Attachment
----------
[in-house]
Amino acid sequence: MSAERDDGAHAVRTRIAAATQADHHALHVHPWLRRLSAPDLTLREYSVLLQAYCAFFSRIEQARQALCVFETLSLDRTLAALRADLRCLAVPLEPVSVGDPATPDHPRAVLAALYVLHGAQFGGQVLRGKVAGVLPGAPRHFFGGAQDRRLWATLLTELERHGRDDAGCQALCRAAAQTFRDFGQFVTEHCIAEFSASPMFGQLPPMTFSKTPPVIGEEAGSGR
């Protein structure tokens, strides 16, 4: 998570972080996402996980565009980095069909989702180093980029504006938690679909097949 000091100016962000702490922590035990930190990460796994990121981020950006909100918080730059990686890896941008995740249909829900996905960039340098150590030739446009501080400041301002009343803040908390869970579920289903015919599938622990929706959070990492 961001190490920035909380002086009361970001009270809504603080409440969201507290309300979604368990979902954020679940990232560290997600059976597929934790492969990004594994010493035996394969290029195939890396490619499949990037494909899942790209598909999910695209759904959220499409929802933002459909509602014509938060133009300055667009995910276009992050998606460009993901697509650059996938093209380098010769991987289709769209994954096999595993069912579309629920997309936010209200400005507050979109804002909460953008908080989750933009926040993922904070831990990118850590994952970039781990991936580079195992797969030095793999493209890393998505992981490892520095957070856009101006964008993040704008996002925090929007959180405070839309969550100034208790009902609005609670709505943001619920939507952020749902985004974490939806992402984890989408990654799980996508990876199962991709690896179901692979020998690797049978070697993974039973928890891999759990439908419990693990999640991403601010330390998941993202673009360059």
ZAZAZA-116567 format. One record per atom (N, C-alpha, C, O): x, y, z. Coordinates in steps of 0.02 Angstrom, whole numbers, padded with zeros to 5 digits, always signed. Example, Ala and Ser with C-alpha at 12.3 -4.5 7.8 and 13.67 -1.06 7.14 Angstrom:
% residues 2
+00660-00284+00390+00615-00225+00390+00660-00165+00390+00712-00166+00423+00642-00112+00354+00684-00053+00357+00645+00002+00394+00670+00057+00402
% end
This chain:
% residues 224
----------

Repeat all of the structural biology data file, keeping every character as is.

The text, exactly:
[in-house]
Amino acid sequence: MSAERDDGAHAVRTRIAAATQADHHALHVHPWLRRLSAPDLTLREYSVLLQAYCAFFSRIEQARQALCVFETLSLDRTLAALRADLRCLAVPLEPVSVGDPATPDHPRAVLAALYVLHGAQFGGQVLRGKVAGVLPGAPRHFFGGAQDRRLWATLLTELERHGRDDAGCQALCRAAAQTFRDFGQFVTEHCIAEFSASPMFGQLPPMTFSKTPPVIGEEAGSGR
């Protein structure tokens, strides 16, 4: 998570972080996402996980565009980095069909989702180093980029504006938690679909097949 000091100016962000702490922590035990930190990460796994990121981020950006909100918080730059990686890896941008995740249909829900996905960039340098150590030739446009501080400041301002009343803040908390869970579920289903015919599938622990929706959070990492 961001190490920035909380002086009361970001009270809504603080409440969201507290309300979604368990979902954020679940990232560290997600059976597929934790492969990004594994010493035996394969290029195939890396490619499949990037494909899942790209598909999910695209759904959220499409929802933002459909509602014509938060133009300055667009995910276009992050998606460009993901697509650059996938093209380098010769991987289709769209994954096999595993069912579309629920997309936010209200400005507050979109804002909460953008908080989750933009926040993922904070831990990118850590994952970039781990991936580079195992797969030095793999493209890393998505992981490892520095957070856009101006964008993040704008996002925090929007959180405070839309969550100034208790009902609005609670709505943001619920939507952020749902985004974490939806992402984890989408990654799980996508990876199962991709690896179901692979020998690797049978070697993974039973928890891999759990439908419990693990999640991403601010330390998941993202673009360059």
ZAZAZA-116567 format. One record per atom (N, C-alpha, C, O): x, y, z. Coordinates in steps of 0.02 Angstrom, whole numbers, padded with zeros to 5 digits, always signed. Example, Ala and Ser with C-alpha at 12.3 -4.5 7.8 and 13.67 -1.06 7.14 Angstrom:
% residues 2
+00660-00284+00390+00615-00225+00390+00660-00165+00390+00712-00166+00423+00642-00112+00354+00684-00053+00357+00645+00002+00394+00670+00057+00402
% end
This chain:
% residues 224